Heavy-handed exposition arrives periodically via a demonic payphone, through which our protagonist speaks to an omniscient version of himself (the phone is also how you get hints). You never figure out how that whole situation works, but by the time I bludgeoned my way through the story, I realized it didn’t matter. The phone quickly became a point of contention—half the time I felt like a hostage in a Saw movie, getting berated by a lunatic on the other end of the line.
There are oblique hints of Peake’s Gormenghast books: not so much the dysfunctional pseudo-medieval politics, but the oppressive, inescapable atmosphere and the glacial illusion of “progress” as you creep through the game. Strangeland is, as the designers have discussed via Steam posts, an exploration of sadness prompted by events in their personal lives; including this Gormenghast quote: “In the presence of real tragedy you feel neither pain nor joy nor hatred, only a sense of enormous space and time suspended, the great doors open to black eternity, the rising across the terrible field of that last enormous, unanswerable question.”
I would like to play that game. Doing more with less is underrated, and it’s hard to create something vast and unknowable if you build it around recognizable genre tropes that prevent you from doing something truly interesting. One of the neatest parts of Strangeland is, in fact, a tarot-reading sequence that requires a little bit of basic memory, dramatic introspection and imagination. It’s a nice balance of arcane divination, mystery, and a pinch of meta-commentary—after all, tarot was mostly originally used as gaming cards. Seeing how the reading reappeared later in the narrative is a neat touch, and if anyone wants to make a point-and-click tarot adventure around this idea, I’d love to play it.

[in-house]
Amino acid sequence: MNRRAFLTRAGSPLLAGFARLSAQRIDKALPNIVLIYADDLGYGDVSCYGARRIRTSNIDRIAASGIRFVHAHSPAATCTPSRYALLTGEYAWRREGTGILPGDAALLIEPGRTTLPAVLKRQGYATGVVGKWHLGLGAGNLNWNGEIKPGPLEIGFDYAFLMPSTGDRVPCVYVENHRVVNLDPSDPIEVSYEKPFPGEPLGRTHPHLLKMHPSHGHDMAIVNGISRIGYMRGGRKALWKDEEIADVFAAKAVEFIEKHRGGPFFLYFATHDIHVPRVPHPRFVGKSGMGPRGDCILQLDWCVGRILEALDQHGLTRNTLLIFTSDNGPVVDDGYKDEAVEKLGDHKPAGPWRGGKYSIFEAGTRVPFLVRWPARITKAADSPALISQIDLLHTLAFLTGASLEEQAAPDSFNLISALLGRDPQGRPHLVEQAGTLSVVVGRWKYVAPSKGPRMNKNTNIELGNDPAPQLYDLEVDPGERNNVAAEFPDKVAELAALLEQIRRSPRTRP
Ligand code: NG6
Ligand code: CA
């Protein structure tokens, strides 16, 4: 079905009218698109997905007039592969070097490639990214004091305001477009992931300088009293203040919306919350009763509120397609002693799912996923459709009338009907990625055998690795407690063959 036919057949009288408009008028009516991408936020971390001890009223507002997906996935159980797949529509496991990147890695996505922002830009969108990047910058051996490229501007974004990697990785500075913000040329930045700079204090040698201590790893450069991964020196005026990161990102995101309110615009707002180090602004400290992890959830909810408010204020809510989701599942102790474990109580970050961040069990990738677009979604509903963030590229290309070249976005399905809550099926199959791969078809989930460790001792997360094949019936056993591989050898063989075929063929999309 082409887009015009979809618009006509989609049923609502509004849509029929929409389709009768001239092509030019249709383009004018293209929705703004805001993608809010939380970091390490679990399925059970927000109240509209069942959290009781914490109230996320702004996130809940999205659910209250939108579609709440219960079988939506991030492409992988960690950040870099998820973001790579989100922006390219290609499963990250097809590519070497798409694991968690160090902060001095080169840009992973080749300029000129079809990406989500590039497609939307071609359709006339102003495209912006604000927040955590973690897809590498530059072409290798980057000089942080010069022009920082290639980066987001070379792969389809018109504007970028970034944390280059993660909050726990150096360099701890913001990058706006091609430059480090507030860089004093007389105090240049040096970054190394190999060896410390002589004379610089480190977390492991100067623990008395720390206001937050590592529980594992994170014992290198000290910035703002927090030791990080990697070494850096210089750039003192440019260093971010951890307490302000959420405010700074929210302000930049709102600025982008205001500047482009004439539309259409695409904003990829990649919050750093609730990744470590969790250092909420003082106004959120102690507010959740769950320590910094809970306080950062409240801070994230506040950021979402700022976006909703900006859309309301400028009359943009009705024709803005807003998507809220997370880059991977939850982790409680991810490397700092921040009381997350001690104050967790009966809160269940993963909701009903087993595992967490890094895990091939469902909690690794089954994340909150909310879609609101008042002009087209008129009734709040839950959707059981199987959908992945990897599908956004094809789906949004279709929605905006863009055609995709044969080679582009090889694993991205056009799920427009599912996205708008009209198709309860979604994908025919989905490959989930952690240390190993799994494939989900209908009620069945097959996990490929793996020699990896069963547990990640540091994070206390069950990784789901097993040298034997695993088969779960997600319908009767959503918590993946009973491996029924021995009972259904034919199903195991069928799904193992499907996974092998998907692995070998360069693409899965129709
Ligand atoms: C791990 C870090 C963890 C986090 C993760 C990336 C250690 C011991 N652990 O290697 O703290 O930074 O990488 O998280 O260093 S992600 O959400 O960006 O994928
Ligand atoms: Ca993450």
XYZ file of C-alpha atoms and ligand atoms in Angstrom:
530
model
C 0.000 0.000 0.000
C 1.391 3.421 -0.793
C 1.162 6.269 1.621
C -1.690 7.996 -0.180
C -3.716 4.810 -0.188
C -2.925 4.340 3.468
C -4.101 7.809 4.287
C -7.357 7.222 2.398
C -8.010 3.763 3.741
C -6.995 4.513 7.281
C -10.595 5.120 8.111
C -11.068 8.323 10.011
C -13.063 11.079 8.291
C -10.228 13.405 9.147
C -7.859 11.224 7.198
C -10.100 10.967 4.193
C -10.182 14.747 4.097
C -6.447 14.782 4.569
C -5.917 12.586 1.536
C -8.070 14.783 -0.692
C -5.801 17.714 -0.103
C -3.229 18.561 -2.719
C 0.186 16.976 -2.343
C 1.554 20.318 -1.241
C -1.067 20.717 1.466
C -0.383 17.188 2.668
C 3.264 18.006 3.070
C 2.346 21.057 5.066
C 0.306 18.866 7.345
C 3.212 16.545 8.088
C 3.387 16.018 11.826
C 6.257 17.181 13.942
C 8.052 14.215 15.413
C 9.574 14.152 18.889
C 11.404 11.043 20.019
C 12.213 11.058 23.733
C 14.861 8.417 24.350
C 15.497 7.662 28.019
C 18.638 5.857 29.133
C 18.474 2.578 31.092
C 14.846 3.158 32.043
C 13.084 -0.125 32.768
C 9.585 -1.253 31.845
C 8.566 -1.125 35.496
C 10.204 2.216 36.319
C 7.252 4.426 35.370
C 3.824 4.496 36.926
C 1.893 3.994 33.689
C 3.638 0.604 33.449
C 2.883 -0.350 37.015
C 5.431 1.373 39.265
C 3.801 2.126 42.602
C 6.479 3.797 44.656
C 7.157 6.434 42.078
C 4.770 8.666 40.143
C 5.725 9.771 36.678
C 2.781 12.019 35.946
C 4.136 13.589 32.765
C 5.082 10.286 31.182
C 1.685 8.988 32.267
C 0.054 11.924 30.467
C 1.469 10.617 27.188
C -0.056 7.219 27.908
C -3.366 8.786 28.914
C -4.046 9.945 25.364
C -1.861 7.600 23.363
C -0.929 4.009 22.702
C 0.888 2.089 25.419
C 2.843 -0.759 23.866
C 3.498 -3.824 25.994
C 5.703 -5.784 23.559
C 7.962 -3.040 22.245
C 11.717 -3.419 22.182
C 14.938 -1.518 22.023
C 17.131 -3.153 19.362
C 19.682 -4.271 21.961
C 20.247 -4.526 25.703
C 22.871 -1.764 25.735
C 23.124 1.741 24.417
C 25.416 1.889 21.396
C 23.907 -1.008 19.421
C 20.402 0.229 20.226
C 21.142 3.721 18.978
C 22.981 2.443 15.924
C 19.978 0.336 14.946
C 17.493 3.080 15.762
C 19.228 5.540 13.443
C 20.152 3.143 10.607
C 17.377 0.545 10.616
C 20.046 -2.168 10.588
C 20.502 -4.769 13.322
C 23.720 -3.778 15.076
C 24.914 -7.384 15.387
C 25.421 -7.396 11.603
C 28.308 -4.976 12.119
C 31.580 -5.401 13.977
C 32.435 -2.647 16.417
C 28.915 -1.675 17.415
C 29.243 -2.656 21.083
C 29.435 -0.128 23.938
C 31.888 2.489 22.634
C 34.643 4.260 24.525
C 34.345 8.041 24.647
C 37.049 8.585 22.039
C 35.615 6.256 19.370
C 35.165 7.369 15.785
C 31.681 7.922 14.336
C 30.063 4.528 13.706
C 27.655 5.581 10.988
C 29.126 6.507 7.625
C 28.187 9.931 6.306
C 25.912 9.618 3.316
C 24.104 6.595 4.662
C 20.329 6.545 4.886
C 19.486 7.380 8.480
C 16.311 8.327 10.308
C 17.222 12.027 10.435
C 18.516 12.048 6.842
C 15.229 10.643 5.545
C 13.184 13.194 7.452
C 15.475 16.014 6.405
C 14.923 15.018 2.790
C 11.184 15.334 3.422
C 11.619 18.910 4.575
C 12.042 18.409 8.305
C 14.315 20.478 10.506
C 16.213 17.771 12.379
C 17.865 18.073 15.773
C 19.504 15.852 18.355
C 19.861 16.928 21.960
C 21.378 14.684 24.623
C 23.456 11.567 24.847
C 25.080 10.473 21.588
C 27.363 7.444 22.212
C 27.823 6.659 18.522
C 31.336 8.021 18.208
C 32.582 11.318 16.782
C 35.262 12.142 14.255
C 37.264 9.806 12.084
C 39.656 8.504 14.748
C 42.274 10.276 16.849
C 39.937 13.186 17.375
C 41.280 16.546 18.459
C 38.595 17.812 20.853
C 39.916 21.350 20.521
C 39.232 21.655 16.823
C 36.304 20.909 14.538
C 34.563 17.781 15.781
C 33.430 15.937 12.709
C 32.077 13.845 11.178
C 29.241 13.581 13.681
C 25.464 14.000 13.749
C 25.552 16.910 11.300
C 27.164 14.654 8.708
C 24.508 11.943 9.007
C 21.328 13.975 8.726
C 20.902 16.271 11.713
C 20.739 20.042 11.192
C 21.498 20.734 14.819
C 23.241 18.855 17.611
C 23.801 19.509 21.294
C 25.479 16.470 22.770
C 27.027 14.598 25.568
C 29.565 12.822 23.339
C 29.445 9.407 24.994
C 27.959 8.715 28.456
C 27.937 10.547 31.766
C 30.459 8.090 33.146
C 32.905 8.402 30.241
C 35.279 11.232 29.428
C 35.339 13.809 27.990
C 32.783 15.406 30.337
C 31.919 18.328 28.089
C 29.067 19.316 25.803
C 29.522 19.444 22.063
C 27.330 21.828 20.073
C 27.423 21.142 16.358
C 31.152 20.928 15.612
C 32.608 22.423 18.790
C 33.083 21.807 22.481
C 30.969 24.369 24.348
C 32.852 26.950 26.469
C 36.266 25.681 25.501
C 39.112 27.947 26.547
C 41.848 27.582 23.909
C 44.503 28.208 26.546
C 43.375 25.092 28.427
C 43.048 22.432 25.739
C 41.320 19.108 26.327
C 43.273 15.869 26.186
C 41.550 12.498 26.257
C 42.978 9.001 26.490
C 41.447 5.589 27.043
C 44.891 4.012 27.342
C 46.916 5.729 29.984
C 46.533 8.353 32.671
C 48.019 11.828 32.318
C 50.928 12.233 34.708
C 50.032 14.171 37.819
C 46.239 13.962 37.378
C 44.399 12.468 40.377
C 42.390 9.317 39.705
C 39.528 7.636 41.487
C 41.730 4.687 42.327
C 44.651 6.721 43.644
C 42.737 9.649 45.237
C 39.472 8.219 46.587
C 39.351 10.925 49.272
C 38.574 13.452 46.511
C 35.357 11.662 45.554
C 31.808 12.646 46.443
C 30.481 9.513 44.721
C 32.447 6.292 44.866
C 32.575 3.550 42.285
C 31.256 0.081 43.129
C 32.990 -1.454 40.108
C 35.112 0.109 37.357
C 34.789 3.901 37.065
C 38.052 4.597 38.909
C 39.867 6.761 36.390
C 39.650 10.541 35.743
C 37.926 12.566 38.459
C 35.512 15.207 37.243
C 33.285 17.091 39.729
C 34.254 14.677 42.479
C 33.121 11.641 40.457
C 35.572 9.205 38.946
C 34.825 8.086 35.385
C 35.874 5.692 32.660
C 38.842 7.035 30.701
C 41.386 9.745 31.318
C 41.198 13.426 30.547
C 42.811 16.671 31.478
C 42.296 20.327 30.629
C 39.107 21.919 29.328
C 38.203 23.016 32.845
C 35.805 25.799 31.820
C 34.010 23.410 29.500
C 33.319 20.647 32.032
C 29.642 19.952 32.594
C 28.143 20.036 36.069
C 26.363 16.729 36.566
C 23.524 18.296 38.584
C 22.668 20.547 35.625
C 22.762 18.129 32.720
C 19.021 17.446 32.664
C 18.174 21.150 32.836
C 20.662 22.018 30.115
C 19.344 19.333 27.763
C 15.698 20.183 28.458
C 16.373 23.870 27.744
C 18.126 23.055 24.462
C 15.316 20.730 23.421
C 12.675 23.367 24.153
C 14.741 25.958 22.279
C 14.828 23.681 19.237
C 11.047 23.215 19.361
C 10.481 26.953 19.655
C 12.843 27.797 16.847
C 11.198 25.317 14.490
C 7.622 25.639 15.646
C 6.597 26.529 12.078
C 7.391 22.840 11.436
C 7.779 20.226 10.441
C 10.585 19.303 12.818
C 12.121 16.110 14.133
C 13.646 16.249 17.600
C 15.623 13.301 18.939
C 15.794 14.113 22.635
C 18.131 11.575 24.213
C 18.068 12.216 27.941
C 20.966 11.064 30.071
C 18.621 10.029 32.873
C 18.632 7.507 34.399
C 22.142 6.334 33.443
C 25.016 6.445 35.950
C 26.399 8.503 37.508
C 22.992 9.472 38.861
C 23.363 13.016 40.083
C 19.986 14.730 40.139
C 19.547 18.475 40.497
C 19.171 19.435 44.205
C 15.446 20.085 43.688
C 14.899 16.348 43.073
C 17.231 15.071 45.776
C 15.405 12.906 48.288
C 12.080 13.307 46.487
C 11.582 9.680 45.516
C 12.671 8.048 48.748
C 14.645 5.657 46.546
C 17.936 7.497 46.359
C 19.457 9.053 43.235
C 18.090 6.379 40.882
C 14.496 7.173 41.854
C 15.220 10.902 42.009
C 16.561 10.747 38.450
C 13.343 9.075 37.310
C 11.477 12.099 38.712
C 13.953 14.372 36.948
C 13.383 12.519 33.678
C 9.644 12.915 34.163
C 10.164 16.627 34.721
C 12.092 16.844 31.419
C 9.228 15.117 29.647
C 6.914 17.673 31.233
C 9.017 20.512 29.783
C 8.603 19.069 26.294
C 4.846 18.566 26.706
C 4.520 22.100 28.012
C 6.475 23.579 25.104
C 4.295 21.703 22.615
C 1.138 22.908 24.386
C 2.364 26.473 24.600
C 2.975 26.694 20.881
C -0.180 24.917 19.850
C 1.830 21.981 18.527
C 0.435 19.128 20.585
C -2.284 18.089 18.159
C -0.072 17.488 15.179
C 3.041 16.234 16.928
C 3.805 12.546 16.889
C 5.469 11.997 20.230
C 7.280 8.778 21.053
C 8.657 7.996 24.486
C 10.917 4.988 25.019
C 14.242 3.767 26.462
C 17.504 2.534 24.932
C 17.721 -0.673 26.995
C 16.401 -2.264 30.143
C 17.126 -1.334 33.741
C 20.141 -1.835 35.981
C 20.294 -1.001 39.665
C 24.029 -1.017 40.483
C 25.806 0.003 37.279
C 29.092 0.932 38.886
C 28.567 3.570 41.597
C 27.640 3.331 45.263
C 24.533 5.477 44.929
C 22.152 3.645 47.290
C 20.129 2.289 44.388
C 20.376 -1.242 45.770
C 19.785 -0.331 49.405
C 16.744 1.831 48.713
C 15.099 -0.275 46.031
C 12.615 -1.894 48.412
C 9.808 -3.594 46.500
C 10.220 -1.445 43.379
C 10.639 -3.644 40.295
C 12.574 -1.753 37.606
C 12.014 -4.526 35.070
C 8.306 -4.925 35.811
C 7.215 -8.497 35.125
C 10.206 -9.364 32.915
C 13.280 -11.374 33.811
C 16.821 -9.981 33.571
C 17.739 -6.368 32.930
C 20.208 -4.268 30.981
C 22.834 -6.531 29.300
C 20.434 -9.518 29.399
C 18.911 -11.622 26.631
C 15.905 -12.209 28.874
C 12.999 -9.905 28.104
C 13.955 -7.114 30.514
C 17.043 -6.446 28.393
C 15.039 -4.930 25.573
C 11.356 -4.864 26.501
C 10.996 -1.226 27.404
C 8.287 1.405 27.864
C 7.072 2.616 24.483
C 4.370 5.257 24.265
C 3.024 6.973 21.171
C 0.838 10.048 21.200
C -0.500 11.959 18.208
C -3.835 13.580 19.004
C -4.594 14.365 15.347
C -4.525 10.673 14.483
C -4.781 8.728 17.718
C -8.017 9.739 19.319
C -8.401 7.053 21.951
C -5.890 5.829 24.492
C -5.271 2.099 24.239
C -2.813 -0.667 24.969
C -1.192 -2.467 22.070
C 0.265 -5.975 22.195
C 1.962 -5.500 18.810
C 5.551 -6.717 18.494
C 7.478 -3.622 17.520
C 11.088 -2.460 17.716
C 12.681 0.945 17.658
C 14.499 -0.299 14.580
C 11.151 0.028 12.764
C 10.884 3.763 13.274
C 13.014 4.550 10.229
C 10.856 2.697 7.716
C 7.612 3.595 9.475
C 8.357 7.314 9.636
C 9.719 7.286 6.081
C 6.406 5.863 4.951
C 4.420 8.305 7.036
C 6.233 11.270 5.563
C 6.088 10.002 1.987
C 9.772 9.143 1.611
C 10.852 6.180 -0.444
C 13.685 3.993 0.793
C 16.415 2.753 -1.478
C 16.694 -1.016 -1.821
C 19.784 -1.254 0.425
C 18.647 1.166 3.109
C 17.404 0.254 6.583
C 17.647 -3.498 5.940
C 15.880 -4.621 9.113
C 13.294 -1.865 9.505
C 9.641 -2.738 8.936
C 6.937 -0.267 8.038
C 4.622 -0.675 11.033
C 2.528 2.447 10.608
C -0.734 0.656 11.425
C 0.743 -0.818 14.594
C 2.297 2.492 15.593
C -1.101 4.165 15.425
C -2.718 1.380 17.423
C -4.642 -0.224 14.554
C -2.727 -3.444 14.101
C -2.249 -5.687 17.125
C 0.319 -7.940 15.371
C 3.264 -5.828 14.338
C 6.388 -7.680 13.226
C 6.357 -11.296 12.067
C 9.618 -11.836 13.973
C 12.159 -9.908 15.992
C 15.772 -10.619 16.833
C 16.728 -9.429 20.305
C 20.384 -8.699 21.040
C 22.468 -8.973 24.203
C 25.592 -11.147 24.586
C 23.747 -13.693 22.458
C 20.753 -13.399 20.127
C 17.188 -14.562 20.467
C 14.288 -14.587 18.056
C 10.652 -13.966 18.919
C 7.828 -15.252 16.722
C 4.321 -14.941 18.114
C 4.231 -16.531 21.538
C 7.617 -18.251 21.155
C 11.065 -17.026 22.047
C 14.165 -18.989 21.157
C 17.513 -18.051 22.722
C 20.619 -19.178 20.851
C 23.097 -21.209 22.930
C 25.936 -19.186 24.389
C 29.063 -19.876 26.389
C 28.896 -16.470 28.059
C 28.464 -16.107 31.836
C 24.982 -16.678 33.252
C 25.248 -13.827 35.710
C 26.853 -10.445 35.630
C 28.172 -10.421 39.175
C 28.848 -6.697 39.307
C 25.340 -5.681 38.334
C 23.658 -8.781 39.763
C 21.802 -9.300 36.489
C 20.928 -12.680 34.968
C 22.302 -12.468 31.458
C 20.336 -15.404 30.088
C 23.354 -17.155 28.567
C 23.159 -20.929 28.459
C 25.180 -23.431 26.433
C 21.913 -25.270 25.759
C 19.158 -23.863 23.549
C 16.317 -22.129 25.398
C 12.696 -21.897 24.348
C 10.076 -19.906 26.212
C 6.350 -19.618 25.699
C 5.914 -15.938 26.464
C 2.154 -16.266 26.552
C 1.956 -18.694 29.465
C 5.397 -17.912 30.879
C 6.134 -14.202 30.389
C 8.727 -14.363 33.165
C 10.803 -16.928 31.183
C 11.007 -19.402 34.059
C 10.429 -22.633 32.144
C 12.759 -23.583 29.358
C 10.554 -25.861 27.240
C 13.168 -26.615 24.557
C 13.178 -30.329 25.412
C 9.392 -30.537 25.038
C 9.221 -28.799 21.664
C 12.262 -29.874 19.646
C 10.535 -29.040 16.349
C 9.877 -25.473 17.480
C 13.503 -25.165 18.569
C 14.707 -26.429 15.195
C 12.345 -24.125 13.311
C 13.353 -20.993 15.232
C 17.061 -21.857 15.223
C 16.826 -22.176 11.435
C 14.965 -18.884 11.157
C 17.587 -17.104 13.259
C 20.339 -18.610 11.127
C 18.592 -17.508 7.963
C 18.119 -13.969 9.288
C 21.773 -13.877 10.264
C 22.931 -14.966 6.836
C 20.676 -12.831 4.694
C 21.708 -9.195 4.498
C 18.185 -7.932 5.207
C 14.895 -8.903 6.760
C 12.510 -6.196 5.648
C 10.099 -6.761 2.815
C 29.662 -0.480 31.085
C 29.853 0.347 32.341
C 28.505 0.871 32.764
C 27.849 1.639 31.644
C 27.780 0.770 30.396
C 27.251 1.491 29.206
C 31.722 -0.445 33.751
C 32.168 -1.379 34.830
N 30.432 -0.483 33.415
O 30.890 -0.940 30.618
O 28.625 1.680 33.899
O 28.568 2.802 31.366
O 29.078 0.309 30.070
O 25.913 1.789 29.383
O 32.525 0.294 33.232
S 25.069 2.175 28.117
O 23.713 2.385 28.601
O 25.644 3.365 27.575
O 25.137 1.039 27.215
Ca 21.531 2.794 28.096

Strangeland stands as an argument that players should know as little as possible in a horror adventure game to cultivate tension, yet it still manages to circumvent its own potential by trying to do too much. And of course, we come back to the fridged woman—our blonde in distress—whom we finally rescue. Once our protagonist’s purpose has been fulfilled, he finds a very literal release from this Groundhog Day from hell, with the added realisation that it is actually she who has rescued you, and yes, she’s already dead. This was the point of no return where I knew the game couldn’t redeem itself, so it’s probably best that it was the end anyway.